The German Wirehaired Pointer has a long history that dates back into the 1800s. This breed was developed to be a multipurpose hunting dog, and for this reason it is adept at retrieving, tracking and pointing.The German Wirehaired Pointer is a fairly large dog that requires a great deal of socialization and training. They are friendly, affectionate and loyal to their family, but are naturally wary of strangers and may be aggressive towards other animals. An affectionate, active dog, the German Wirehaired Pointer can make an excellent companion for an experienced dog owner and their family.
They are usually good with children, although early socialization is essential to ensure they learn the limits. They are naturally wary of strangers, making them fairly good guard dogs. However, they are quite stubborn and independent, as well as being easily distracted, which can make obedience training difficult. Obedience training must be firm and ongoing, as the German Wirehaired Pointer can become willful.
German Wirehaired Pointers need lots of exercise and are not well suited for city life, especially in a confined dwelling such as an apartment. While they can live in a smaller yard, they are happiest where they have plenty of room to exercise and roam. German Wirehaired Pointers are able gun dogs, capable of tracking game on any terrain. They have a good nose and are quite capable of tracking, pointing and retrieving both on land and in water.
The German Wirehaired Pointer is a fairly large dog, reaching up to 26 inches in height and weighing between 45 and 70 pounds. They have a straight, coarse and wiry outercoat that reaches about two inches in length. This outer coat protects them from rough terrain. The undercoat is softer and is thick in winter and thinner in summer. Common coat colors for the German Wirehaired Pointer include solid liver, liver and white, or liver and roan. They have bushy eyebrows and a medium-length beard. Their nose is large and brown with open nostrils.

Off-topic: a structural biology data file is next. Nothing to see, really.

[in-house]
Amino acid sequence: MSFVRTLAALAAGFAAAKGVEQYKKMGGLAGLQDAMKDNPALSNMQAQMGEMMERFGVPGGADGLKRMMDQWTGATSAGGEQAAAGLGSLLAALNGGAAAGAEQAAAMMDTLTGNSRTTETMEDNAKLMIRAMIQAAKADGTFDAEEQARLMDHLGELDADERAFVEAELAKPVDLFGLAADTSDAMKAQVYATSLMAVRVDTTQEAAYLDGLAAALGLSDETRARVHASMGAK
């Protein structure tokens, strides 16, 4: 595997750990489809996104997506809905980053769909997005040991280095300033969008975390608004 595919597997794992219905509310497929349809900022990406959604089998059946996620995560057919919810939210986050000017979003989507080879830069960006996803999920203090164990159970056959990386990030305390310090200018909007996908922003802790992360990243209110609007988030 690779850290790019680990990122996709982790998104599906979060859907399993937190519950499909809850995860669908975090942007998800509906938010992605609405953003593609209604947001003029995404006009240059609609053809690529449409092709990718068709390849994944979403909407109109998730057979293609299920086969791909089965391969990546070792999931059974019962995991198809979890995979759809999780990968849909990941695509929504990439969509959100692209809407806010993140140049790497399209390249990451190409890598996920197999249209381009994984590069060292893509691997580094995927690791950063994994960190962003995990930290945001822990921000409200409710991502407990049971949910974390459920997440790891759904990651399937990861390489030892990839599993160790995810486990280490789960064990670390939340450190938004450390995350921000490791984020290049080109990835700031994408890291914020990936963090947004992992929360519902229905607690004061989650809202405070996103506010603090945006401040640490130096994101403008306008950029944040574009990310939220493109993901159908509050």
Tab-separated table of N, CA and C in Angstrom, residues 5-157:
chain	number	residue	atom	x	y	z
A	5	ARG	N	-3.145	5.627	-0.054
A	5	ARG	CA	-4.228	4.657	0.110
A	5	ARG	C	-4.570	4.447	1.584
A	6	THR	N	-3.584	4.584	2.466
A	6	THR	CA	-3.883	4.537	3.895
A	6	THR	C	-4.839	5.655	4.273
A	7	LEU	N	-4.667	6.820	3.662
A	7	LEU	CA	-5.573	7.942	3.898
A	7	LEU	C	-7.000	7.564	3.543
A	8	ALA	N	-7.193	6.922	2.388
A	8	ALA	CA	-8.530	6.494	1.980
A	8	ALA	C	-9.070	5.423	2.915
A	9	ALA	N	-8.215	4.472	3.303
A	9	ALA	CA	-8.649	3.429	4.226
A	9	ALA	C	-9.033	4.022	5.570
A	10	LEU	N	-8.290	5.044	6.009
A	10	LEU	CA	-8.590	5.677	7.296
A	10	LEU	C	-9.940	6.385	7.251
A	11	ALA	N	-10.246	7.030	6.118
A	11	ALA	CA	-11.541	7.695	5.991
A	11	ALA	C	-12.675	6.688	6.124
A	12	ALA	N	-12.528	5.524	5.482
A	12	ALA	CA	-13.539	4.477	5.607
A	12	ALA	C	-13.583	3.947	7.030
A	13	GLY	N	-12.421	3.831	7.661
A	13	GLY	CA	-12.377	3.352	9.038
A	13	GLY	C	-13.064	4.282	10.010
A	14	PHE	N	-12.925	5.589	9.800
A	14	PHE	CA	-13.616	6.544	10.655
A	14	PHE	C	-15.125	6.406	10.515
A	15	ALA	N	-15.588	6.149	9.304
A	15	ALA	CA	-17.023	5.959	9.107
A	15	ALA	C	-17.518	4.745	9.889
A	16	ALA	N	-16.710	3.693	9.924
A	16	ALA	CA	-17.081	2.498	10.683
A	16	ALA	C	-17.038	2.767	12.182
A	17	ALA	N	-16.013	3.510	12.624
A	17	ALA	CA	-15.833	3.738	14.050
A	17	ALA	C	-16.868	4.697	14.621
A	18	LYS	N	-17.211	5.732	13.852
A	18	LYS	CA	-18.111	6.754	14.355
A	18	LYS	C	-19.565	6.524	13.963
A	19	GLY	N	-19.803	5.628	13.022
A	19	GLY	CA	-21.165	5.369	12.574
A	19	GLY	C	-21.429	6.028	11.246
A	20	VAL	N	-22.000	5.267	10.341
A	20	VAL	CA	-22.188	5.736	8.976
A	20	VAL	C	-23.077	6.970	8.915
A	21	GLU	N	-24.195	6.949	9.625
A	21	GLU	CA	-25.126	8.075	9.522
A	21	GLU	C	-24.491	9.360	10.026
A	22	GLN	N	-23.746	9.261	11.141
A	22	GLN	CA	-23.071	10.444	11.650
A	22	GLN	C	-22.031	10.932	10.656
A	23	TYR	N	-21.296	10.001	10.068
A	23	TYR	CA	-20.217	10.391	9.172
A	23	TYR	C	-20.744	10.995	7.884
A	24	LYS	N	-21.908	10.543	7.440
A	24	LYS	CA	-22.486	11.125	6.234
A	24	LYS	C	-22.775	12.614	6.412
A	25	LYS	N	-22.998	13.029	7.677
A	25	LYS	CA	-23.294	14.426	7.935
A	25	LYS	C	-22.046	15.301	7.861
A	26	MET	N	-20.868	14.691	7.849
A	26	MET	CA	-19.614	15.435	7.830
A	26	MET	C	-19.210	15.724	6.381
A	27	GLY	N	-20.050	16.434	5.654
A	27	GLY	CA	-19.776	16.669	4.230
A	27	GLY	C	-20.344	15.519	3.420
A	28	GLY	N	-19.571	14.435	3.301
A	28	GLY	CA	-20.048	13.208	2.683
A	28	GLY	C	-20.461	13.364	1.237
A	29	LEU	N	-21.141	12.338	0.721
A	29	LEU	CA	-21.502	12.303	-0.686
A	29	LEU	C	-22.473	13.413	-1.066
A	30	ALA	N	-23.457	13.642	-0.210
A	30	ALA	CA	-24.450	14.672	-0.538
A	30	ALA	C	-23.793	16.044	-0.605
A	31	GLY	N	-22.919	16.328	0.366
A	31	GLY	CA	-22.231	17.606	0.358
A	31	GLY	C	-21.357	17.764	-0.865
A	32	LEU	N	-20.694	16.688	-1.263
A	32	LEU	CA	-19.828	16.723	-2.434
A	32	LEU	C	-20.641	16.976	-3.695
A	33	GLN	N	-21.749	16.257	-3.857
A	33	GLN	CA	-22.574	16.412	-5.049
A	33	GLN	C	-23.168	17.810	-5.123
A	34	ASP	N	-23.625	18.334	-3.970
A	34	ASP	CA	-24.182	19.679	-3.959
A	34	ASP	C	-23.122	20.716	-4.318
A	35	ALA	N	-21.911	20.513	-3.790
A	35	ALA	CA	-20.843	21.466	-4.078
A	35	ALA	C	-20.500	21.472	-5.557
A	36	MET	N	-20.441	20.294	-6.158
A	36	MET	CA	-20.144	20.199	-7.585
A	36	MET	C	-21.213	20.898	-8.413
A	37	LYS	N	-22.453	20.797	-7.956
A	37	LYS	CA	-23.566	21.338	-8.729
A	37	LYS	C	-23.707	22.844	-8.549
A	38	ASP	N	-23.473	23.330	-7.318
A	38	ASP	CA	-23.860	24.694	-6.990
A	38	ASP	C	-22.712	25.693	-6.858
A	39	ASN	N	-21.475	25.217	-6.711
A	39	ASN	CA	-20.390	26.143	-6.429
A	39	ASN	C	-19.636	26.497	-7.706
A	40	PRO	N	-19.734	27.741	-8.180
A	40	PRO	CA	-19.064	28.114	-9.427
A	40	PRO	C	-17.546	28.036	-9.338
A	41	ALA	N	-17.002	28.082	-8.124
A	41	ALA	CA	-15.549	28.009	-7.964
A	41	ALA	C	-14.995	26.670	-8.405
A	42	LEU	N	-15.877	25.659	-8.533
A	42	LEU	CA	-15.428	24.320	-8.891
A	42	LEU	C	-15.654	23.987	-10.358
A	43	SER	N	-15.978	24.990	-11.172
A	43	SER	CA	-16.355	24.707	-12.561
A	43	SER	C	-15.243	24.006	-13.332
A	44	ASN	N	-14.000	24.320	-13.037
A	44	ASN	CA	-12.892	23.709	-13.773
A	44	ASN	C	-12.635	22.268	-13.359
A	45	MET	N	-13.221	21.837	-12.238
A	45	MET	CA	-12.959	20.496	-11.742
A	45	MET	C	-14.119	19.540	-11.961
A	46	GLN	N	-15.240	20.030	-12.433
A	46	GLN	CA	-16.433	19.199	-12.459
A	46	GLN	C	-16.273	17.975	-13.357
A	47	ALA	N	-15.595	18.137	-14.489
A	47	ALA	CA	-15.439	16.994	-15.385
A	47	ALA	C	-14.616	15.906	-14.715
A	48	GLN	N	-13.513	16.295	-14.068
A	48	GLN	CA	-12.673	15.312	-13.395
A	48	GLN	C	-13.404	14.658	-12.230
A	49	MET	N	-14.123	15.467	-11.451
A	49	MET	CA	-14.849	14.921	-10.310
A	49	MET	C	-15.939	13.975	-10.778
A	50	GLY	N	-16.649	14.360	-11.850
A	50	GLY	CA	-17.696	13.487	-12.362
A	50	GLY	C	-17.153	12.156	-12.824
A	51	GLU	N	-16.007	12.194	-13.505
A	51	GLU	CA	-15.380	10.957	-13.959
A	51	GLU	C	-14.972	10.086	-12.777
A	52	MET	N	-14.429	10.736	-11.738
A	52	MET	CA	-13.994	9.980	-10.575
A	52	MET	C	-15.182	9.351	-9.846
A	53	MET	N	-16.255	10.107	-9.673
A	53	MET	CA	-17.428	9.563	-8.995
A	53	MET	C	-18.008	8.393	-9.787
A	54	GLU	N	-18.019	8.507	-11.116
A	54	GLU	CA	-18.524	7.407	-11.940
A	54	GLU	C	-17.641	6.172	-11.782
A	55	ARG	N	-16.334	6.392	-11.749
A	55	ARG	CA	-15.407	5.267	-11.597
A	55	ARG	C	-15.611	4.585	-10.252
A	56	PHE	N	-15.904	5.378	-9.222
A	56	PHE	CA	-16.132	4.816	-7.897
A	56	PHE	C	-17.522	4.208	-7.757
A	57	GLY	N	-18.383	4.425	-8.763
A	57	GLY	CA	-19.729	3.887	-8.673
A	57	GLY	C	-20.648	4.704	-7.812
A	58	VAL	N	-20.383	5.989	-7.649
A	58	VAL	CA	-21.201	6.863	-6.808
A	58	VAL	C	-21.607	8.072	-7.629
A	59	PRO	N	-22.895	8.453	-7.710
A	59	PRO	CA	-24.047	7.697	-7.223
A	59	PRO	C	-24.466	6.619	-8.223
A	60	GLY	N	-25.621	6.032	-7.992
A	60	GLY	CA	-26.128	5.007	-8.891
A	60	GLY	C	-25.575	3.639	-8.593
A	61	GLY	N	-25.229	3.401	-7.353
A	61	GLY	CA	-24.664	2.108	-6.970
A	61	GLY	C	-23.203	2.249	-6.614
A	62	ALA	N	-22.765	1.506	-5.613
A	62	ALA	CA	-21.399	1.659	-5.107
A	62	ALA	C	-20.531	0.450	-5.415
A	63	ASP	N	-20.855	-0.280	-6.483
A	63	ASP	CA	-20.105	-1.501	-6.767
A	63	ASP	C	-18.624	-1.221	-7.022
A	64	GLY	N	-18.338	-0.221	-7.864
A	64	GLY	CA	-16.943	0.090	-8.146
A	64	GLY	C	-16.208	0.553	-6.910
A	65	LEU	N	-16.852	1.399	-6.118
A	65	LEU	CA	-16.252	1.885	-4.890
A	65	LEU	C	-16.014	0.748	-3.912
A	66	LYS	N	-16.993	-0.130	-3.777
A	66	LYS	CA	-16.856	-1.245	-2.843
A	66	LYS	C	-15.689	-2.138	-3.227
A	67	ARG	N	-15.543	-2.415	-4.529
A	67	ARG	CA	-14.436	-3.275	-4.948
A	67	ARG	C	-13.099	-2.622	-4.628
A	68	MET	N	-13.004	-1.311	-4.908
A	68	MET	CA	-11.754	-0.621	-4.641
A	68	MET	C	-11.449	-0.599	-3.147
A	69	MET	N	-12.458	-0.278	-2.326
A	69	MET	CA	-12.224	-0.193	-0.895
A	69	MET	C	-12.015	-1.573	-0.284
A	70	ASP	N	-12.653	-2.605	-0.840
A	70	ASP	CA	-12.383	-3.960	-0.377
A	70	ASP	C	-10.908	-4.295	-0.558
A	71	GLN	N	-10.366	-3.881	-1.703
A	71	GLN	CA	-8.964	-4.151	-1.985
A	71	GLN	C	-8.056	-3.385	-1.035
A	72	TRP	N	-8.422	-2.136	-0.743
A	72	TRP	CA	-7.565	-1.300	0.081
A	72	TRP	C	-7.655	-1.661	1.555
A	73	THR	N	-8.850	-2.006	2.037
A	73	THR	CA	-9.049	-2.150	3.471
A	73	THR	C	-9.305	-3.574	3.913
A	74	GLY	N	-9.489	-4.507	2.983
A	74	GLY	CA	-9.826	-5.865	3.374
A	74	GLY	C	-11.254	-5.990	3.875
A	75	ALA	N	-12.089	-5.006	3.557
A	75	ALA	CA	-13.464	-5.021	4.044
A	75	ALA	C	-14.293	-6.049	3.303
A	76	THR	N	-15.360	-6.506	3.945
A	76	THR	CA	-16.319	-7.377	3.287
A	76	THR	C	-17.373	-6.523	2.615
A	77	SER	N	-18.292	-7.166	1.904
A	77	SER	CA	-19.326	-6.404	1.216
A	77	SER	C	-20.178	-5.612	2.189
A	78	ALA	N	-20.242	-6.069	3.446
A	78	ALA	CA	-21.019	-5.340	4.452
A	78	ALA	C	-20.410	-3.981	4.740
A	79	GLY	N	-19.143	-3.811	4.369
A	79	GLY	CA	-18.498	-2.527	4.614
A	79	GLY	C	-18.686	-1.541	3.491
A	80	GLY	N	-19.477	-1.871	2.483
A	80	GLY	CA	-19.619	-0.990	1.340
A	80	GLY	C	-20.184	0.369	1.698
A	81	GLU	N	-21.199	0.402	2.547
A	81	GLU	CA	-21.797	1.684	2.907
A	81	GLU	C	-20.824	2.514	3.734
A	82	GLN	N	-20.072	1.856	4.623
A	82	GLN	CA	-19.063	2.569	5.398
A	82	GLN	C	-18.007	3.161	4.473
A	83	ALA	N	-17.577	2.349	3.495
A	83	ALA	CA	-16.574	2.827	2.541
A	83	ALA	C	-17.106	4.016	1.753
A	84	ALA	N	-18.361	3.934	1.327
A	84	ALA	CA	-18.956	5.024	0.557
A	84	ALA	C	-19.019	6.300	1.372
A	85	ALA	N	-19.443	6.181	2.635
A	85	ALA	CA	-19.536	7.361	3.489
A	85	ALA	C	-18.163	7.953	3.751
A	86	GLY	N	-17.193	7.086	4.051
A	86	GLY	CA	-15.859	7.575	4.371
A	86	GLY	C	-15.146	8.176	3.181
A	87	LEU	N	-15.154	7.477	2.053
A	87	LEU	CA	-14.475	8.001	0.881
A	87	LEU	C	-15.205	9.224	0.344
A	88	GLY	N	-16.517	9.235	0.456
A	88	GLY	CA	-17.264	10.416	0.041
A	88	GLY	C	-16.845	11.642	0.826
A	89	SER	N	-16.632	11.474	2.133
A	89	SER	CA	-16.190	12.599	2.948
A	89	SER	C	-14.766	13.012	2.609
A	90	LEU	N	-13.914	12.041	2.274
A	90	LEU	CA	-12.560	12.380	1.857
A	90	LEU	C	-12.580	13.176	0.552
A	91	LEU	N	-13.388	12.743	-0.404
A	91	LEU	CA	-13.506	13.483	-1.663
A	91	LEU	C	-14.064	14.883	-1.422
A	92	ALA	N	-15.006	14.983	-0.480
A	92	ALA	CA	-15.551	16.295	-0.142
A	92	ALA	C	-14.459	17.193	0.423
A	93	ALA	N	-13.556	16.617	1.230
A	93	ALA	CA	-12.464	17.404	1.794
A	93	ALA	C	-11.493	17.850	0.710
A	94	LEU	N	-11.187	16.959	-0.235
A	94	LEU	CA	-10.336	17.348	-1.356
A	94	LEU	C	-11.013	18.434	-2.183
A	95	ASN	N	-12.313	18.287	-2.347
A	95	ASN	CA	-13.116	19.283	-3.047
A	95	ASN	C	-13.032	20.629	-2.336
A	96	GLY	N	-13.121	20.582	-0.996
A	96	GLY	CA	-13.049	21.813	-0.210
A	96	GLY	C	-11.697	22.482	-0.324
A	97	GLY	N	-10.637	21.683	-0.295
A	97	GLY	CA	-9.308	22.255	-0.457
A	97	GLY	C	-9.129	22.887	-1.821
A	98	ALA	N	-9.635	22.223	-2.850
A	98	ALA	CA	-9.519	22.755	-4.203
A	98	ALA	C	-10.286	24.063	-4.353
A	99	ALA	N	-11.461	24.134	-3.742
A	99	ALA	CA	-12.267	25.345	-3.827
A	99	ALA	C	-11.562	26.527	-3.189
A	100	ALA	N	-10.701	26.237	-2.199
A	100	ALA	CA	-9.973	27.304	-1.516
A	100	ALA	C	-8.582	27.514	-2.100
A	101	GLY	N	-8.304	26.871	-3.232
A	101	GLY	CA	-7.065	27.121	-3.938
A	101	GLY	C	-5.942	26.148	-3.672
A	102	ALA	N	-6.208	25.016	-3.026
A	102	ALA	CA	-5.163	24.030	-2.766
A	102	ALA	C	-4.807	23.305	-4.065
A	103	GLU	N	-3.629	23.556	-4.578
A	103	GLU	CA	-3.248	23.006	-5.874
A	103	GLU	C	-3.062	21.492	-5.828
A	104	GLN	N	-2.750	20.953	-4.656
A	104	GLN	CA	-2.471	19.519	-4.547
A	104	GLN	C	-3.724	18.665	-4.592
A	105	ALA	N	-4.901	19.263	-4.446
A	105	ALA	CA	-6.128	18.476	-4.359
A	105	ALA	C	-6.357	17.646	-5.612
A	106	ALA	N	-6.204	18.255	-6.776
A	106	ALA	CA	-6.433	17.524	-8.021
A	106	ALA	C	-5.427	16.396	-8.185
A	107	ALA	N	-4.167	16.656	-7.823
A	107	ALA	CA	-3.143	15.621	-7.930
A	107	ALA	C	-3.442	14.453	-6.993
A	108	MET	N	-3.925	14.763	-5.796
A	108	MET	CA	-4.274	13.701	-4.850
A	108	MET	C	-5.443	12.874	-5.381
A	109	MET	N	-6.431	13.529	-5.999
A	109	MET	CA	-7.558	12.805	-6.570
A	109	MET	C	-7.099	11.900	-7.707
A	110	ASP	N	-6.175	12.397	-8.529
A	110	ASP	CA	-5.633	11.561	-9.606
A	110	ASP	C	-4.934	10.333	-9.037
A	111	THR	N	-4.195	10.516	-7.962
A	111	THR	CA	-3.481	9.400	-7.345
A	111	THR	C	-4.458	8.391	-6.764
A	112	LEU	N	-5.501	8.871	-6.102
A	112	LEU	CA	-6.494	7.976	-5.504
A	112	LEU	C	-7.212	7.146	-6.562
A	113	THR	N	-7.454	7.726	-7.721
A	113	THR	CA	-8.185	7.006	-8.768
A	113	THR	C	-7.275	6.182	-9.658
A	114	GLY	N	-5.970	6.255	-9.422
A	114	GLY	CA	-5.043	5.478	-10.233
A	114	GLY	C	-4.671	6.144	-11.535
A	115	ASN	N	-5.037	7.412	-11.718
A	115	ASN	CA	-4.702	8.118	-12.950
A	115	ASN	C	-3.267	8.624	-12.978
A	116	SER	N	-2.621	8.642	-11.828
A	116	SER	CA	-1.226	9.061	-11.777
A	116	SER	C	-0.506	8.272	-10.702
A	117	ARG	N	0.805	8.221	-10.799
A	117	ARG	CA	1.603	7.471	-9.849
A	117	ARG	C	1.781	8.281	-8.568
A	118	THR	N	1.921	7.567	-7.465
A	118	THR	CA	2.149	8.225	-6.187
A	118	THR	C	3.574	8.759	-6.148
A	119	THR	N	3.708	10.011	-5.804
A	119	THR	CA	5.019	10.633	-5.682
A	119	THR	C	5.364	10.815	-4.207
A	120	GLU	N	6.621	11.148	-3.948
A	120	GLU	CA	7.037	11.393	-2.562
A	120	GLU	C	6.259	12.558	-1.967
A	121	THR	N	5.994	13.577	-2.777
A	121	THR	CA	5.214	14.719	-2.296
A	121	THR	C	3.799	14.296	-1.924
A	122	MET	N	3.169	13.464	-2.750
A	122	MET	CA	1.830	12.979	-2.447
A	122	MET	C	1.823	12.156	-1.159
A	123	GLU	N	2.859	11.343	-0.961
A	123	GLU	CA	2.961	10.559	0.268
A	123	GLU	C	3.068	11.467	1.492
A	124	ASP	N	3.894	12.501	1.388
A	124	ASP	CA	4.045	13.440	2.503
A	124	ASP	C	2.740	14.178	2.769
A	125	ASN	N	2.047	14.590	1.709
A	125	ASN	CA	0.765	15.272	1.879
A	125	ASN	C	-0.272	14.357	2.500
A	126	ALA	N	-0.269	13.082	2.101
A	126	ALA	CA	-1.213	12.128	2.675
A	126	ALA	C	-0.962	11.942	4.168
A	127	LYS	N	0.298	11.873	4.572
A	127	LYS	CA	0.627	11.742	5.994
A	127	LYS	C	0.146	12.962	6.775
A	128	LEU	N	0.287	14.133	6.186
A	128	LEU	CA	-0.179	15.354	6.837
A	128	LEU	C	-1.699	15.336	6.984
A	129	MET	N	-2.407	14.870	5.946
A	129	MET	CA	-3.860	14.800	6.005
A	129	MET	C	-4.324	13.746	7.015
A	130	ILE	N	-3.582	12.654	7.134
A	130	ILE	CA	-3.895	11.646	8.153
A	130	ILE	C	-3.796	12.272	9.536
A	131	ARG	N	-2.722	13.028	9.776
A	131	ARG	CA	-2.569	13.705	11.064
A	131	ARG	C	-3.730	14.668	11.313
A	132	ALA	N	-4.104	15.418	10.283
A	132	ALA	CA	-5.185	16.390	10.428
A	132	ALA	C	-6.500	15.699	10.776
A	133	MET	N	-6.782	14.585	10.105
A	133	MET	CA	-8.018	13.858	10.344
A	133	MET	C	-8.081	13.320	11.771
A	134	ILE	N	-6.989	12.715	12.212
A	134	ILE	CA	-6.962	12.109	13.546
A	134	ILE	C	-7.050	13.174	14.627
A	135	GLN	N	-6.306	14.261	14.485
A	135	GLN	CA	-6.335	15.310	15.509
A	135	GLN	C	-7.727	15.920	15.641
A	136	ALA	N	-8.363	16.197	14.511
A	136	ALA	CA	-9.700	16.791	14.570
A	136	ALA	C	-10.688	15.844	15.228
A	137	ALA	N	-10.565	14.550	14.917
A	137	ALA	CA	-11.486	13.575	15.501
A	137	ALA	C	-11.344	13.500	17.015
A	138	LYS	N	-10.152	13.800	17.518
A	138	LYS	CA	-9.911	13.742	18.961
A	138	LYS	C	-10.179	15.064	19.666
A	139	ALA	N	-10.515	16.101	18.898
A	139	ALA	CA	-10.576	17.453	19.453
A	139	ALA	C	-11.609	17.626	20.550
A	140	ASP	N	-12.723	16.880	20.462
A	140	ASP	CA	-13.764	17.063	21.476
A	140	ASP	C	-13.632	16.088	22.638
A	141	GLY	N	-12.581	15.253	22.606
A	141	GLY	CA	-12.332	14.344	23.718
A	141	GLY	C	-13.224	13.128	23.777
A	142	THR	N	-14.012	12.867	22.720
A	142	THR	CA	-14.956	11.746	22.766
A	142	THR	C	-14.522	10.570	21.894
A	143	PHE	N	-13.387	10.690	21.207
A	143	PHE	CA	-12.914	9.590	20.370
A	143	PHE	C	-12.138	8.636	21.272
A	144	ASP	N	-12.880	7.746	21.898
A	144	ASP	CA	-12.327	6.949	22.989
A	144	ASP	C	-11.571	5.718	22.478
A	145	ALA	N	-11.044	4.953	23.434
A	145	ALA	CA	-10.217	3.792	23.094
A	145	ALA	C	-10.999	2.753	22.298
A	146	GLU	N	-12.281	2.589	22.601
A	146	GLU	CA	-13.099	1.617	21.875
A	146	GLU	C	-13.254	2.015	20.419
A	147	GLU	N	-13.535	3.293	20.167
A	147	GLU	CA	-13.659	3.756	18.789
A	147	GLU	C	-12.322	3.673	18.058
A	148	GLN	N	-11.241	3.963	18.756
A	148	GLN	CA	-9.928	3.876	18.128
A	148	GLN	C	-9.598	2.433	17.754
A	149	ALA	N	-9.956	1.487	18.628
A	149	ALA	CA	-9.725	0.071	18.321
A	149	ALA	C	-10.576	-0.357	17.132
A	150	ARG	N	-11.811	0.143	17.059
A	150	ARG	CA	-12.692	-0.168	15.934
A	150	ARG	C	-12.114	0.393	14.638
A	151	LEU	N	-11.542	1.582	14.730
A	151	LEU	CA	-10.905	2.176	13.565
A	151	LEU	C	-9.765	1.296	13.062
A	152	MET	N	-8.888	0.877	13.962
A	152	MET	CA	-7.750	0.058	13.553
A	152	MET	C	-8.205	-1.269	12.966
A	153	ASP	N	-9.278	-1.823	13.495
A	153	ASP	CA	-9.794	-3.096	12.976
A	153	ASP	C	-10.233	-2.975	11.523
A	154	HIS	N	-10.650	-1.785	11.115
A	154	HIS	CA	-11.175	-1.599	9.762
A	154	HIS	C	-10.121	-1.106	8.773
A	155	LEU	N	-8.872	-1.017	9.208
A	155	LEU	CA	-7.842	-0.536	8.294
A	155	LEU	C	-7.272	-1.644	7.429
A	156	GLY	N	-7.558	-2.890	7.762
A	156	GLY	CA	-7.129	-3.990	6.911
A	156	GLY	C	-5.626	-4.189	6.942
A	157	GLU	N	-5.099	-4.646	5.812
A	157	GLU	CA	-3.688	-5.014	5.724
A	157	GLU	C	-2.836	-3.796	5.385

The German Wirehaired Pointer was developed by the Germans in the 19th century. The original Wirehaired Pointers were a mixture of Griffon, Stichelhaar, Pudelpointer and German Shorthair. This mixture included a variety of different types of hunting breeds, giving the Wirehaired Pointer its versatile hunting abilities. They were first imported to the United States in the 1920s, and were admitted into the AKC in 1959.
The German Wirehaired Pointer should be brushed a couple of times a week. They require lots of daily exercise, including long runs or jogs.Some common health problems associated with the German Wirehaired Pointer include hip dysplasia, genetic eye disease, skin cancers and ear infections.